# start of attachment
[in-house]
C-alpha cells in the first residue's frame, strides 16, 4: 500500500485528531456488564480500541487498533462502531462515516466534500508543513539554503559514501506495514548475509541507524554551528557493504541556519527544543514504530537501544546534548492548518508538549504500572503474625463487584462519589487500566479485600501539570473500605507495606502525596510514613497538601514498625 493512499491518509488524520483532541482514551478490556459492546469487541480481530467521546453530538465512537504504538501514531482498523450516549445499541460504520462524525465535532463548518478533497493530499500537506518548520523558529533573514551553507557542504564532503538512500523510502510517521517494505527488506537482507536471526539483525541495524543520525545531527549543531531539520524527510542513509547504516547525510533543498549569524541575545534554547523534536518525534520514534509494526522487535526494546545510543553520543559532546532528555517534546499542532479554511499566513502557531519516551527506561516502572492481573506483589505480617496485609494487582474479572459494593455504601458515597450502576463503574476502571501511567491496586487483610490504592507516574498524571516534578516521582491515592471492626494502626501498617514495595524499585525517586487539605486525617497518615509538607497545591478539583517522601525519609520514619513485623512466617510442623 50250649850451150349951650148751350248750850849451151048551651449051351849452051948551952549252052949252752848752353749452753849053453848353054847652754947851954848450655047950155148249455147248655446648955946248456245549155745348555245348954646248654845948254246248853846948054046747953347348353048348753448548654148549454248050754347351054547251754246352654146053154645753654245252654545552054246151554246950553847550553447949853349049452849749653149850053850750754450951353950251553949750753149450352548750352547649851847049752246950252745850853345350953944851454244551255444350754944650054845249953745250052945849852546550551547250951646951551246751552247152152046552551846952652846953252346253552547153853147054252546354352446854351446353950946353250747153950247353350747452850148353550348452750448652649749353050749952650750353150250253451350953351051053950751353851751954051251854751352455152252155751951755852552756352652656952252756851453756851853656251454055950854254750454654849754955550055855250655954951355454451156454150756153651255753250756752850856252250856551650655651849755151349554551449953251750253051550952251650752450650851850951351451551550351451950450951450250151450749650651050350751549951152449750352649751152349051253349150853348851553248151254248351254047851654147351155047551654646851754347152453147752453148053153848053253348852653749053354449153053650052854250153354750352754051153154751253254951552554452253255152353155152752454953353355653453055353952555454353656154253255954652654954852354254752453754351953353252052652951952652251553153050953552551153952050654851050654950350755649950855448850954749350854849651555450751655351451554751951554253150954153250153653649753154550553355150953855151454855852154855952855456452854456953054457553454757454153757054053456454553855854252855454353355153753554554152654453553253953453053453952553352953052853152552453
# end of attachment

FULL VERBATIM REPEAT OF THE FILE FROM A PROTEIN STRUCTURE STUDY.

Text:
[in-house]
C-alpha cells in the first residue's frame, strides 16, 4: 500500500485528531456488564480500541487498533462502531462515516466534500508543513539554503559514501506495514548475509541507524554551528557493504541556519527544543514504530537501544546534548492548518508538549504500572503474625463487584462519589487500566479485600501539570473500605507495606502525596510514613497538601514498625 493512499491518509488524520483532541482514551478490556459492546469487541480481530467521546453530538465512537504504538501514531482498523450516549445499541460504520462524525465535532463548518478533497493530499500537506518548520523558529533573514551553507557542504564532503538512500523510502510517521517494505527488506537482507536471526539483525541495524543520525545531527549543531531539520524527510542513509547504516547525510533543498549569524541575545534554547523534536518525534520514534509494526522487535526494546545510543553520543559532546532528555517534546499542532479554511499566513502557531519516551527506561516502572492481573506483589505480617496485609494487582474479572459494593455504601458515597450502576463503574476502571501511567491496586487483610490504592507516574498524571516534578516521582491515592471492626494502626501498617514495595524499585525517586487539605486525617497518615509538607497545591478539583517522601525519609520514619513485623512466617510442623 50250649850451150349951650148751350248750850849451151048551651449051351849452051948551952549252052949252752848752353749452753849053453848353054847652754947851954848450655047950155148249455147248655446648955946248456245549155745348555245348954646248654845948254246248853846948054046747953347348353048348753448548654148549454248050754347351054547251754246352654146053154645753654245252654545552054246151554246950553847550553447949853349049452849749653149850053850750754450951353950251553949750753149450352548750352547649851847049752246950252745850853345350953944851454244551255444350754944650054845249953745250052945849852546550551547250951646951551246751552247152152046552551846952652846953252346253552547153853147054252546354352446854351446353950946353250747153950247353350747452850148353550348452750448652649749353050749952650750353150250253451350953351051053950751353851751954051251854751352455152252155751951755852552756352652656952252756851453756851853656251454055950854254750454654849754955550055855250655954951355454451156454150756153651255753250756752850856252250856551650655651849755151349554551449953251750253051550952251650752450650851850951351451551550351451950450951450250151450749650651050350751549951152449750352649751152349051253349150853348851553248151254248351254047851654147351155047551654646851754347152453147752453148053153848053253348852653749053354449153053650052854250153354750352754051153154751253254951552554452253255152353155152752454953353355653453055353952555454353656154253255954652654954852354254752453754351953353252052652951952652251553153050953552551153952050654851050654950350755649950855448850954749350854849651555450751655351451554751951554253150954153250153653649753154550553355150953855151454855852154855952855456452854456953054457553454757454153757054053456454553855854252855454353355153753554554152654453553253953453053453952553352953052853152552453